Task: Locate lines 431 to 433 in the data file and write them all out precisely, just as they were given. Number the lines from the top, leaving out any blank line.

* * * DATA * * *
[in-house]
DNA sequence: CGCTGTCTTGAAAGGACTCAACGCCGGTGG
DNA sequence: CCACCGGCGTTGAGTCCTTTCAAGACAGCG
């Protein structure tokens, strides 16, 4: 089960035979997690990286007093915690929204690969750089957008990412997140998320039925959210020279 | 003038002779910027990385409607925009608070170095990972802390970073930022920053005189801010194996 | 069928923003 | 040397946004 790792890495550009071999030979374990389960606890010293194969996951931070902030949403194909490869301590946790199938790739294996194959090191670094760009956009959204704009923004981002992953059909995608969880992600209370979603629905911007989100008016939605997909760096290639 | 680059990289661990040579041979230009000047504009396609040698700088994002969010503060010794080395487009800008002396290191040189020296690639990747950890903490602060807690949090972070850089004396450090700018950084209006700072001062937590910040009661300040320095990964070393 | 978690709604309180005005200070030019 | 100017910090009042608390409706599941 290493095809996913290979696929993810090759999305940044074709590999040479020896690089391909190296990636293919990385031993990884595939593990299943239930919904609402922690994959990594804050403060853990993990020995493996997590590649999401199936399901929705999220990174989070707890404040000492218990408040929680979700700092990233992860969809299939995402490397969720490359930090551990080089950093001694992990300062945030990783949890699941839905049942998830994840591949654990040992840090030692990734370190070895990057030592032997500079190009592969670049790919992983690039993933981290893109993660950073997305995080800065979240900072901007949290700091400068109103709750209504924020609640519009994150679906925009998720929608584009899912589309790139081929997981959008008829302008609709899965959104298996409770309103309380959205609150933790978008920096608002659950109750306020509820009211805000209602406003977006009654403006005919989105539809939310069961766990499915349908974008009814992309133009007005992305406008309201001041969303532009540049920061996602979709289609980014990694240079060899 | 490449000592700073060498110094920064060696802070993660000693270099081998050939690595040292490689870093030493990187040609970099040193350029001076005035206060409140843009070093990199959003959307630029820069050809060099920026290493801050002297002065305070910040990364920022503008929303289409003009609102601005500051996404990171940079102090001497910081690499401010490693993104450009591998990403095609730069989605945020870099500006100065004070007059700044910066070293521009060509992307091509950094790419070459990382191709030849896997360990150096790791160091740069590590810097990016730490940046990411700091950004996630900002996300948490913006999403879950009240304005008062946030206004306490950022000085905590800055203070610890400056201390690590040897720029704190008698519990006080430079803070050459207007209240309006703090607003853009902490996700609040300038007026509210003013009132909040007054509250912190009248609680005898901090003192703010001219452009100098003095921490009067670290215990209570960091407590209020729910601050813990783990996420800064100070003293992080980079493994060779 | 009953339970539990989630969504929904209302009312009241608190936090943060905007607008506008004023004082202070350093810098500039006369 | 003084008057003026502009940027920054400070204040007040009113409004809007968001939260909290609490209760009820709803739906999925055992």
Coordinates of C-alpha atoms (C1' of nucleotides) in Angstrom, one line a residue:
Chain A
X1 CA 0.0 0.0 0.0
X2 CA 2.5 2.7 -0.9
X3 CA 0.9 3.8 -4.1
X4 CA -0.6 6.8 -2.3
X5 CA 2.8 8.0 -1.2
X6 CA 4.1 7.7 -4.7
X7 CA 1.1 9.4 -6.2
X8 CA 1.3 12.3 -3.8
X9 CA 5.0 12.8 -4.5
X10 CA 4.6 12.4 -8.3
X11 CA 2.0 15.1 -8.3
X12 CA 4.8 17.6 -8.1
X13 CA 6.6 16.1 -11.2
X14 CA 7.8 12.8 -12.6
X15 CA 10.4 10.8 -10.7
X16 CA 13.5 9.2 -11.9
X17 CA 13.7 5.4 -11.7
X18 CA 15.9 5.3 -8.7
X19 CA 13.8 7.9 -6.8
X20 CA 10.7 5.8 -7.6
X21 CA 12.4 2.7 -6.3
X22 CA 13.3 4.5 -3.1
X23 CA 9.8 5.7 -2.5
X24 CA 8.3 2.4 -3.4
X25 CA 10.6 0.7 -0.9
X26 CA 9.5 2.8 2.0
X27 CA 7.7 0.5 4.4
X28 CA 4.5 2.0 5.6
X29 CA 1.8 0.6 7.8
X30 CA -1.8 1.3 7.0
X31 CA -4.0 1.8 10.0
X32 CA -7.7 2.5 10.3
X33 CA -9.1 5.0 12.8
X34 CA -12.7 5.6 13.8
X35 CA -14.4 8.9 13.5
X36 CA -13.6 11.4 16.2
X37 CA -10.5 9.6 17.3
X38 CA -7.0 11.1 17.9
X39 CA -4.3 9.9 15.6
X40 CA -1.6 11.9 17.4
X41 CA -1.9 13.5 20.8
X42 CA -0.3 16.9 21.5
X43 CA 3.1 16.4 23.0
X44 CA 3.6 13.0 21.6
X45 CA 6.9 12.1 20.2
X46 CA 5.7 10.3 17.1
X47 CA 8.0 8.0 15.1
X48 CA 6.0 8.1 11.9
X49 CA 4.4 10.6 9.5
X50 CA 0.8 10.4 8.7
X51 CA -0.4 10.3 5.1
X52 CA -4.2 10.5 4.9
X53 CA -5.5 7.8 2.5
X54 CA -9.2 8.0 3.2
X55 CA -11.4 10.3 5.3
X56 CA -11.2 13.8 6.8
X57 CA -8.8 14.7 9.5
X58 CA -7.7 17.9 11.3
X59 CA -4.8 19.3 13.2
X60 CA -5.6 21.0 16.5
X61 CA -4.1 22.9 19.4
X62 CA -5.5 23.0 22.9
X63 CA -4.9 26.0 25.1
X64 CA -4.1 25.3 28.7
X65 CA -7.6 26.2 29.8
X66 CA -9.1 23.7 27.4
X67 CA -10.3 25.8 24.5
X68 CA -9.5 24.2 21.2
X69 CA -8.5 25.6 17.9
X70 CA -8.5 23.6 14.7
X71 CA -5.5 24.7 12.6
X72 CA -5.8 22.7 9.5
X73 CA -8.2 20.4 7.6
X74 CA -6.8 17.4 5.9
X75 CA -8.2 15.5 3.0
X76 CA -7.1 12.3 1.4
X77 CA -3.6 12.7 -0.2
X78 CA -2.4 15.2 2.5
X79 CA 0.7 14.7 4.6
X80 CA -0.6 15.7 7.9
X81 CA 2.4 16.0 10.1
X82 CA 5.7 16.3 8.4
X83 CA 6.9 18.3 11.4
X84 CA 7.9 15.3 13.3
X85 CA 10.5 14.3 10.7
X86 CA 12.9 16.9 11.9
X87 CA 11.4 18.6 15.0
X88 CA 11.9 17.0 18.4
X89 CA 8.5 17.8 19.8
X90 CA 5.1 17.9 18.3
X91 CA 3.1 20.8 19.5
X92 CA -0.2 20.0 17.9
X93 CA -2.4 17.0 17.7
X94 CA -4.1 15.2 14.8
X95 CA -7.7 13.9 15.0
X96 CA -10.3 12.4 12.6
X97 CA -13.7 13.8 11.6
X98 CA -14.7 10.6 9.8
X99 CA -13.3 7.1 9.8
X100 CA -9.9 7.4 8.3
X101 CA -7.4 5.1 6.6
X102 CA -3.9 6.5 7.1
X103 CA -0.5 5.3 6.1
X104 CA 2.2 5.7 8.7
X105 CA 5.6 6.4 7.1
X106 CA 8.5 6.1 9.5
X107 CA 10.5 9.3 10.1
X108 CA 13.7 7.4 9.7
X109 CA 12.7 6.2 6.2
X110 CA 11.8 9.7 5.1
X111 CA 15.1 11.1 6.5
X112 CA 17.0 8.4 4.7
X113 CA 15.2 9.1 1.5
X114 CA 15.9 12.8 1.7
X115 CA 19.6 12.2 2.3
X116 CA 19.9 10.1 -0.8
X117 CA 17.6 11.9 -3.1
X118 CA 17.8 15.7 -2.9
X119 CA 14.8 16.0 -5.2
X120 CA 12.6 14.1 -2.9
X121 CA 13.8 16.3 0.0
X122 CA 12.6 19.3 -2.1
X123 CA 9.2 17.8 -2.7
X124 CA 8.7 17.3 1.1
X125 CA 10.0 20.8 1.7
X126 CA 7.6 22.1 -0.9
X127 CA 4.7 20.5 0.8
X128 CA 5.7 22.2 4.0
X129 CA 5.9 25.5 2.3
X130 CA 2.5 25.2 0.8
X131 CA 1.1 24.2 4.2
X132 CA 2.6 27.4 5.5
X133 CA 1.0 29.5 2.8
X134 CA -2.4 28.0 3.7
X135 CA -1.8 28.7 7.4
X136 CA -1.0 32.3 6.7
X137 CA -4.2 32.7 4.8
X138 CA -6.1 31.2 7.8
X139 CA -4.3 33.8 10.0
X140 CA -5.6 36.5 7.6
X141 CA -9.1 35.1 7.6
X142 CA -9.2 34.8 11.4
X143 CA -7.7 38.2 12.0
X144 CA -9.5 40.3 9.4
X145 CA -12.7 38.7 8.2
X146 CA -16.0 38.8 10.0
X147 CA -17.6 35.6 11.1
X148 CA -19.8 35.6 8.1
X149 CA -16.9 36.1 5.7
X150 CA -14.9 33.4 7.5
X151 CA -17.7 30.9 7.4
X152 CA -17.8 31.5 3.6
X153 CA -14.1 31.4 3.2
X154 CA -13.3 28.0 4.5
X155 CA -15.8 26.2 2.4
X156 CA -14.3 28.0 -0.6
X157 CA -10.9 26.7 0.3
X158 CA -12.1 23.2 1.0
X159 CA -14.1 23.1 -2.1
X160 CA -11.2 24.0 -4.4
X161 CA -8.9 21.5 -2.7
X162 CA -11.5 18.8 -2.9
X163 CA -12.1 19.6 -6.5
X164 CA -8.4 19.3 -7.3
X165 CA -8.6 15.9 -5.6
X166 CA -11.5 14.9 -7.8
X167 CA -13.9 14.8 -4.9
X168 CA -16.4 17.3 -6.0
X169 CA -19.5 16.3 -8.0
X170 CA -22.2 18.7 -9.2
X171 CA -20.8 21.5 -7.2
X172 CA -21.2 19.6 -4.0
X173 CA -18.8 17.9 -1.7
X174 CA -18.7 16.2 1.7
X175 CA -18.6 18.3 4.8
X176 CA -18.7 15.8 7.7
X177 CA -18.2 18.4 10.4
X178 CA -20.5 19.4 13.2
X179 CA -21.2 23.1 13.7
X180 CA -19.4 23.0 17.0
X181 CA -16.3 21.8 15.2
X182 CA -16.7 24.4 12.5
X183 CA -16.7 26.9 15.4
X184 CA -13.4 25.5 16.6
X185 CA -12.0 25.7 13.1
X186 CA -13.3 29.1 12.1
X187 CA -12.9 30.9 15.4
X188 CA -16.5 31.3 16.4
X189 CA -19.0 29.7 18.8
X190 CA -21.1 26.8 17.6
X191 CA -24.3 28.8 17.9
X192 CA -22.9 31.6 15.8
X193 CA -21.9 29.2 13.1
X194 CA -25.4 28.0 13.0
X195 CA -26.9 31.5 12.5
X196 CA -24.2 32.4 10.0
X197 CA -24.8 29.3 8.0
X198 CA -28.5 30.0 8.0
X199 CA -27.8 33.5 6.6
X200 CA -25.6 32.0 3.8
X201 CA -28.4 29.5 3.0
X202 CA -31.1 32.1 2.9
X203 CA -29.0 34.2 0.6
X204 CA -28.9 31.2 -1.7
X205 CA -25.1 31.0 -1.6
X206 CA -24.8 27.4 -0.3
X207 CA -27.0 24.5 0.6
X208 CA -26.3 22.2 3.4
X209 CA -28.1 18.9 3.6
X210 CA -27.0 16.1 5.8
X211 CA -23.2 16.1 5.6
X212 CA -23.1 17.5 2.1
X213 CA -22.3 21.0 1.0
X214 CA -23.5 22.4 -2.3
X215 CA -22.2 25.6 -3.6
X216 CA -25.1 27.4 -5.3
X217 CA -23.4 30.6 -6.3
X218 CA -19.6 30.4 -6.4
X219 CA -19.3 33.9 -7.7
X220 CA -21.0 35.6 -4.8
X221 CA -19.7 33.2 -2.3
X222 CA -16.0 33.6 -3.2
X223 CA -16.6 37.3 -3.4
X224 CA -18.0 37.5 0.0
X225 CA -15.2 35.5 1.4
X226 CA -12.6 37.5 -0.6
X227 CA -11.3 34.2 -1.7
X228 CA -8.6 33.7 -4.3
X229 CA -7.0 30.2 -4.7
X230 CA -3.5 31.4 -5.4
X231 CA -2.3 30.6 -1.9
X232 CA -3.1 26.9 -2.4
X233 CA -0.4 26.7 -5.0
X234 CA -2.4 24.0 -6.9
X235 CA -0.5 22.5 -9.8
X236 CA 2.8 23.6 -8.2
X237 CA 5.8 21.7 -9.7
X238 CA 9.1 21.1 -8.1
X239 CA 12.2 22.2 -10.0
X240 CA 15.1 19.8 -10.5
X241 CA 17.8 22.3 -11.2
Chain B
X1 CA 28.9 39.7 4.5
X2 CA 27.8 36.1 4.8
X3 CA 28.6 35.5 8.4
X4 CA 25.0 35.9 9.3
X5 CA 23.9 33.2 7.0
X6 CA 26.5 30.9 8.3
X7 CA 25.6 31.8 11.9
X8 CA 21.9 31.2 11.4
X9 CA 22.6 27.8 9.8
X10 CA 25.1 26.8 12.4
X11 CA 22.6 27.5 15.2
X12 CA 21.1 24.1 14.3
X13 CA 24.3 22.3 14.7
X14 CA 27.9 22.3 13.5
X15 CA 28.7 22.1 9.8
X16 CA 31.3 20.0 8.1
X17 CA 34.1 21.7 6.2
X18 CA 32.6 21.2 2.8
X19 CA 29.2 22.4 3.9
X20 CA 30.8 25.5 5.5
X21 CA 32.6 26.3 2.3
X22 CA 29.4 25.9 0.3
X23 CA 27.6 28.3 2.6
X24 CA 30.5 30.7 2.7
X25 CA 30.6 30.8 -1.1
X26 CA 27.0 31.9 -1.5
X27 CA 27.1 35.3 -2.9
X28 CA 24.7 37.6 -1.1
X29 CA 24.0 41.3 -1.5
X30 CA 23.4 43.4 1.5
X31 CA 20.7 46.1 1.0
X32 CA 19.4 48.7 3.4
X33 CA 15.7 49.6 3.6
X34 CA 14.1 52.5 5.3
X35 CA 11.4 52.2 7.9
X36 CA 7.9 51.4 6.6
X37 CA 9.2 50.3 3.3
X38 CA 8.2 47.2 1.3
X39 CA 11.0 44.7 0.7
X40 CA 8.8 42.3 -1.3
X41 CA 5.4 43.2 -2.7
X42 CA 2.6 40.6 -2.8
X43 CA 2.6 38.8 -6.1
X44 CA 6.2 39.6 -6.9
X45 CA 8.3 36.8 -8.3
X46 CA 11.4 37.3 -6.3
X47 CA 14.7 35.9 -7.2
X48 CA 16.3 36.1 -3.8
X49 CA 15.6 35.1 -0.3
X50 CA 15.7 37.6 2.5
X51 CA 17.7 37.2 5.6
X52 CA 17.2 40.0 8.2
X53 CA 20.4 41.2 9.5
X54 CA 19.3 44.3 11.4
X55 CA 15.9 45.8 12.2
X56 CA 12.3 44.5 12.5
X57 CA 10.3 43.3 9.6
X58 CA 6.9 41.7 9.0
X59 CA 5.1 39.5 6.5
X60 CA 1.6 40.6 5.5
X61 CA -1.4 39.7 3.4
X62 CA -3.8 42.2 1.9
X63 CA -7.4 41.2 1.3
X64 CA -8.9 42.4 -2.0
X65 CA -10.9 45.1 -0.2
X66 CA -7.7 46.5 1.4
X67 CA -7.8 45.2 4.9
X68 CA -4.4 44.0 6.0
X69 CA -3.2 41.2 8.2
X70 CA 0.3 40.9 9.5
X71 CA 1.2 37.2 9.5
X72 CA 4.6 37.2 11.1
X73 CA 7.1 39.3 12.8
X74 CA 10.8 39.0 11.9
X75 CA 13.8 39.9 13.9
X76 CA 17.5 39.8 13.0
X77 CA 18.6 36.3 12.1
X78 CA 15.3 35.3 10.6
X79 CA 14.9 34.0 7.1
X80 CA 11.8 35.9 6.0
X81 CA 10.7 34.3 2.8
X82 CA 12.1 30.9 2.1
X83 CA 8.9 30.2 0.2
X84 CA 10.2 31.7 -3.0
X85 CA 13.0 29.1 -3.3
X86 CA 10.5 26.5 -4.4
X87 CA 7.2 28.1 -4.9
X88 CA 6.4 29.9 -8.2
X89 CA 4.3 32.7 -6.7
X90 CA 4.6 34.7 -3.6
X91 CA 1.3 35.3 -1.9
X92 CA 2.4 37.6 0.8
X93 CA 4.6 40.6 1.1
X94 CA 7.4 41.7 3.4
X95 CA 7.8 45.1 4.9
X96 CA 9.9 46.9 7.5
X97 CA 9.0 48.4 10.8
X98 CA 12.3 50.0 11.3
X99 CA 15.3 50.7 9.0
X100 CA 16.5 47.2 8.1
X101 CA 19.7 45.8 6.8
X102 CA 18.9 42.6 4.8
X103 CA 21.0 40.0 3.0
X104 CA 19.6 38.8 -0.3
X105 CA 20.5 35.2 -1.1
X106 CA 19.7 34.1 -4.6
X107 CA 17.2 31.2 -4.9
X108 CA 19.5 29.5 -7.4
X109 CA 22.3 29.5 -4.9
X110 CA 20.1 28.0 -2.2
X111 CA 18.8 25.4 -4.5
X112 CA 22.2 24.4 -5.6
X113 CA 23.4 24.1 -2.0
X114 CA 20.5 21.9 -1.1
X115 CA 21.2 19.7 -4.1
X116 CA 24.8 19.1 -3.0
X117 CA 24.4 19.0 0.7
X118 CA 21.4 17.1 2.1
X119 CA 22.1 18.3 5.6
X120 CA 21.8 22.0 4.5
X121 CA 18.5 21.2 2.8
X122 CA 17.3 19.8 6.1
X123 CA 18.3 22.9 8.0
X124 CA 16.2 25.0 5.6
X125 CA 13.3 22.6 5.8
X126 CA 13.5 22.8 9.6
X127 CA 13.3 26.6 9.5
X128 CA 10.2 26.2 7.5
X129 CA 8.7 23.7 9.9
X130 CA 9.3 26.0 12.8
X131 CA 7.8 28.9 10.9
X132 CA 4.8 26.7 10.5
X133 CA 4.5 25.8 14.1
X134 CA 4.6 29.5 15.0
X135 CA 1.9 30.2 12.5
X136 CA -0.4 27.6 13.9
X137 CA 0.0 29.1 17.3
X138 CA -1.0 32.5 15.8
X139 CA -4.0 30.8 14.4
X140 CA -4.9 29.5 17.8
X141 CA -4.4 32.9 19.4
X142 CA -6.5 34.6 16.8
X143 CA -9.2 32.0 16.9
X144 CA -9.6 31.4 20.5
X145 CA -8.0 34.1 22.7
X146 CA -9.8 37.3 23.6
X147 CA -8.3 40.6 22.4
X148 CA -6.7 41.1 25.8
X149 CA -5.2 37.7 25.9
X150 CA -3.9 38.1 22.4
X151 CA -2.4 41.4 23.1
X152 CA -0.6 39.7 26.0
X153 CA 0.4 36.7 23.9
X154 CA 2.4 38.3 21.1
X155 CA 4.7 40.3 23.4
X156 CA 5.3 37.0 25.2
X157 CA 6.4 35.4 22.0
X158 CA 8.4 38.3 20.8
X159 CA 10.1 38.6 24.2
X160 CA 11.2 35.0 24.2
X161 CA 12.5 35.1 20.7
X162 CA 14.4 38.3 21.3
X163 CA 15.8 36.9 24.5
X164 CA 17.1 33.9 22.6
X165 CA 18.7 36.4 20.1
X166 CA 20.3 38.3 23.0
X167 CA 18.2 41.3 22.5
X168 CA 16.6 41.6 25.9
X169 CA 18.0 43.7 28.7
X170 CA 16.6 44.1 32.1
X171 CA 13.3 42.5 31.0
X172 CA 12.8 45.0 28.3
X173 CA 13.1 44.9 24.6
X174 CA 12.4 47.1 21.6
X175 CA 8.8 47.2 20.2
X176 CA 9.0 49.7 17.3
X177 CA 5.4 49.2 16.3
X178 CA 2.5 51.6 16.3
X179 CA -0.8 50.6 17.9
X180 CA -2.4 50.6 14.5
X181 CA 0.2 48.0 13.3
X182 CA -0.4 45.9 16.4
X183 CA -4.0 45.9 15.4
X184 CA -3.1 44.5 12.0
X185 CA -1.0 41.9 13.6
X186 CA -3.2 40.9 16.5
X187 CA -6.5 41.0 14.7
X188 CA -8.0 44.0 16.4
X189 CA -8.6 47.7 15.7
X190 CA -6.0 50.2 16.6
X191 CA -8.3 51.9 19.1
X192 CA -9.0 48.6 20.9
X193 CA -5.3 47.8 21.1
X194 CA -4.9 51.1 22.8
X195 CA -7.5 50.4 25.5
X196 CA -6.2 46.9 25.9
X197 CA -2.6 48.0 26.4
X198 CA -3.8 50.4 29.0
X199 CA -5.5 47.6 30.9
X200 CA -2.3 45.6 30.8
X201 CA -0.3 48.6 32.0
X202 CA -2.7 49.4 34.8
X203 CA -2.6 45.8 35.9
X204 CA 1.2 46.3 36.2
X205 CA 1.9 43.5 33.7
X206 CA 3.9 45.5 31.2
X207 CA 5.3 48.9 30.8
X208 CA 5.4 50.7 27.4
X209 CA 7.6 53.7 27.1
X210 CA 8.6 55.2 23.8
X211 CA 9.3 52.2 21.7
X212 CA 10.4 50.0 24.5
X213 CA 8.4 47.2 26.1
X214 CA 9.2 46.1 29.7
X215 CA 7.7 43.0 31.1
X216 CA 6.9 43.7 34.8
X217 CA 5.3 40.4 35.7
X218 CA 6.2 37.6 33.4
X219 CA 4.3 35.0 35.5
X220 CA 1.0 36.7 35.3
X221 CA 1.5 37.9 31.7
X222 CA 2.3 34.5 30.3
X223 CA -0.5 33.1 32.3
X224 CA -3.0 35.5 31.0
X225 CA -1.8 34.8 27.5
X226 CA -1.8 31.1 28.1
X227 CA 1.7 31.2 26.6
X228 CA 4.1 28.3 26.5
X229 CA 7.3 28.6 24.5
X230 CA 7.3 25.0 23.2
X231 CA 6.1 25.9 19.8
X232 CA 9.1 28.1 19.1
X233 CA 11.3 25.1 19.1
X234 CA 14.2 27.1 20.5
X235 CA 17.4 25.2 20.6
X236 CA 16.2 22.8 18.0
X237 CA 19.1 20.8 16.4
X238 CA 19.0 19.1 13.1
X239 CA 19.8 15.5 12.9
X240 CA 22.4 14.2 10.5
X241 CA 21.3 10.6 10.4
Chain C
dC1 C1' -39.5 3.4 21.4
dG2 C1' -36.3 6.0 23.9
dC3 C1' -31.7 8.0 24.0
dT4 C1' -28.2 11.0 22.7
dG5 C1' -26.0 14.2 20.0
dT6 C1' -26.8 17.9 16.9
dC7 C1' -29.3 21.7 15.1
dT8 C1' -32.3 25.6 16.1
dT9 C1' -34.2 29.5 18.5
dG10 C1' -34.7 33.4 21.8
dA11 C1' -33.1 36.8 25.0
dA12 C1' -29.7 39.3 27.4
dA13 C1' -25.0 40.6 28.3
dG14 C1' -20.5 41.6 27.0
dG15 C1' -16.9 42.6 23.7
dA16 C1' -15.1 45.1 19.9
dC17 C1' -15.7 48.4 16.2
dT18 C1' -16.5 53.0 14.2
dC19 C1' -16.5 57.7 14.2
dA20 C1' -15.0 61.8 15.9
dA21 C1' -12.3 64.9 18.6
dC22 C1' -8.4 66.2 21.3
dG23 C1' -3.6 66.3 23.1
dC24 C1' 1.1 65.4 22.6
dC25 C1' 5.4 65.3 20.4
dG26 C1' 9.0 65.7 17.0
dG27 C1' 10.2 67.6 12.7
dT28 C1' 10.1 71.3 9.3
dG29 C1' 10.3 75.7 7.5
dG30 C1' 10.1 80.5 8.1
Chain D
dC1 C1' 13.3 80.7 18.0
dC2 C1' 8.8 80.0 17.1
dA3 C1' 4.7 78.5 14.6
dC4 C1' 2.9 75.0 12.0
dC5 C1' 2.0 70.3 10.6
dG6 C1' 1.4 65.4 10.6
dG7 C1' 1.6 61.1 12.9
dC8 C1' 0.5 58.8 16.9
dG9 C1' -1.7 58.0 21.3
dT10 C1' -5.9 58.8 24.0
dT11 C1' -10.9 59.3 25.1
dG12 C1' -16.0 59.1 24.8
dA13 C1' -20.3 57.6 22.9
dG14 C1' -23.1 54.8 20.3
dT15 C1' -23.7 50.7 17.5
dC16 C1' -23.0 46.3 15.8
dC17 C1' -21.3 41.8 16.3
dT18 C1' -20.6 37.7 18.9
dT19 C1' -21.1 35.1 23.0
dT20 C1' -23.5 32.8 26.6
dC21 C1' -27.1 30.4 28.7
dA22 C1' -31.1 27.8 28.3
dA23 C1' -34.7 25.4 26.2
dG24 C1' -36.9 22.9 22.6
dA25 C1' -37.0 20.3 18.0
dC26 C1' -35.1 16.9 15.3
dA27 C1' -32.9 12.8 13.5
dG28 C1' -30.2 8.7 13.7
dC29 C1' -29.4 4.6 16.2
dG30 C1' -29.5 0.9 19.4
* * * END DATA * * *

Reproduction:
X183 CA -4.0 45.9 15.4
X184 CA -3.1 44.5 12.0
X185 CA -1.0 41.9 13.6